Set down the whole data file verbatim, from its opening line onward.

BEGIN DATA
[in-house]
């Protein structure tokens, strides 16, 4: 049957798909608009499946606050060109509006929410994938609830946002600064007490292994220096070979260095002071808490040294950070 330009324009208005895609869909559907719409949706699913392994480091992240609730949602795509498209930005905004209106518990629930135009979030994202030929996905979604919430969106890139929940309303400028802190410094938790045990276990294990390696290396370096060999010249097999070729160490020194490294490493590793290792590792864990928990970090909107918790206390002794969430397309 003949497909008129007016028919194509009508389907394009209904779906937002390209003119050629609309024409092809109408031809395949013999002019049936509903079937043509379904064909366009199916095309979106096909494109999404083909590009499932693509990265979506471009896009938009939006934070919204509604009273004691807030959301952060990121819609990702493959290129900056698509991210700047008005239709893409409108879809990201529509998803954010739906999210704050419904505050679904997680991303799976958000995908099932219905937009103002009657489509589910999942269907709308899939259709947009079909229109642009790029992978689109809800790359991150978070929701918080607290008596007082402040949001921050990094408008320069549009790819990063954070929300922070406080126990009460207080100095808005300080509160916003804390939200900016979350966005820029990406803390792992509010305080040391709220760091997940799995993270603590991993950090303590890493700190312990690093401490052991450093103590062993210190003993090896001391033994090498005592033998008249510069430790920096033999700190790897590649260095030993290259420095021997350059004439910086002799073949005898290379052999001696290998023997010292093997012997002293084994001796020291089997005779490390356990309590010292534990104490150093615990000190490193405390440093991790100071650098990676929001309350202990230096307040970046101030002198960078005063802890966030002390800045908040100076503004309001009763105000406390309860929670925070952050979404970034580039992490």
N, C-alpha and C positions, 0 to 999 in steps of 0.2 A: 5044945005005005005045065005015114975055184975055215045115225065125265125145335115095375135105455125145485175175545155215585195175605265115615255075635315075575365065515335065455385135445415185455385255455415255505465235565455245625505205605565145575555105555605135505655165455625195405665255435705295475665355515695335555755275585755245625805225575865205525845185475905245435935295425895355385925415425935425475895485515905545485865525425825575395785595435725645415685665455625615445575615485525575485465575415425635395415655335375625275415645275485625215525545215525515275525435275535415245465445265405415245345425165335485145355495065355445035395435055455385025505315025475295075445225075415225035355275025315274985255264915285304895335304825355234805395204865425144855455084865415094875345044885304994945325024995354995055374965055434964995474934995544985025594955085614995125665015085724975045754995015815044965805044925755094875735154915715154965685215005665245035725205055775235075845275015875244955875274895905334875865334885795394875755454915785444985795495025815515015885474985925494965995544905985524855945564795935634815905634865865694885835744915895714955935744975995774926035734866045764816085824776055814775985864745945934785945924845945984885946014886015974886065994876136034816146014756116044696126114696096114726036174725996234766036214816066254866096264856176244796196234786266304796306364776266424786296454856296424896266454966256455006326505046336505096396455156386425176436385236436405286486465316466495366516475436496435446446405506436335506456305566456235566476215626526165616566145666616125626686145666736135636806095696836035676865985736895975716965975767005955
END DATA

[in-house]
């Protein structure tokens, strides 16, 4: 049957798909608009499946606050060109509006929410994938609830946002600064007490292994220096070979260095002071808490040294950070 330009324009208005895609869909559907719409949706699913392994480091992240609730949602795509498209930005905004209106518990629930135009979030994202030929996905979604919430969106890139929940309303400028802190410094938790045990276990294990390696290396370096060999010249097999070729160490020194490294490493590793290792590792864990928990970090909107918790206390002794969430397309 003949497909008129007016028919194509009508389907394009209904779906937002390209003119050629609309024409092809109408031809395949013999002019049936509903079937043509379904064909366009199916095309979106096909494109999404083909590009499932693509990265979506471009896009938009939006934070919204509604009273004691807030959301952060990121819609990702493959290129900056698509991210700047008005239709893409409108879809990201529509998803954010739906999210704050419904505050679904997680991303799976958000995908099932219905937009103002009657489509589910999942269907709308899939259709947009079909229109642009790029992978689109809800790359991150978070929701918080607290008596007082402040949001921050990094408008320069549009790819990063954070929300922070406080126990009460207080100095808005300080509160916003804390939200900016979350966005820029990406803390792992509010305080040391709220760091997940799995993270603590991993950090303590890493700190312990690093401490052991450093103590062993210190003993090896001391033994090498005592033998008249510069430790920096033999700190790897590649260095030993290259420095021997350059004439910086002799073949005898290379052999001696290998023997010292093997012997002293084994001796020291089997005779490390356990309590010292534990104490150093615990000190490193405390440093991790100071650098990676929001309350202990230096307040970046101030002198960078005063802890966030002390800045908040100076503004309001009763105000406390309860929670925070952050979404970034580039992490």
N, C-alpha and C positions, 0 to 999 in steps of 0.2 A: 5044945005005005005045065005015114975055184975055215045115225065125265125145335115095375135105455125145485175175545155215585195175605265115615255075635315075575365065515335065455385135445415185455385255455415255505465235565455245625505205605565145575555105555605135505655165455625195405665255435705295475665355515695335555755275585755245625805225575865205525845185475905245435935295425895355385925415425935425475895485515905545485865525425825575395785595435725645415685665455625615445575615485525575485465575415425635395415655335375625275415645275485625215525545215525515275525435275535415245465445265405415245345425165335485145355495065355445035395435055455385025505315025475295075445225075415225035355275025315274985255264915285304895335304825355234805395204865425144855455084865415094875345044885304994945325024995354995055374965055434964995474934995544985025594955085614995125665015085724975045754995015815044965805044925755094875735154915715154965685215005665245035725205055775235075845275015875244955875274895905334875865334885795394875755454915785444985795495025815515015885474985925494965995544905985524855945564795935634815905634865865694885835744915895714955935744975995774926035734866045764816085824776055814775985864745945934785945924845945984885946014886015974886065994876136034816146014756116044696126114696096114726036174725996234766036214816066254866096264856176244796196234786266304796306364776266424786296454856296424896266454966256455006326505046336505096396455156386425176436385236436405286486465316466495366516475436496435446446405506436335506456305566456235566476215626526165616566145666616125626686145666736135636806095696836035676865985736895975716965975767005955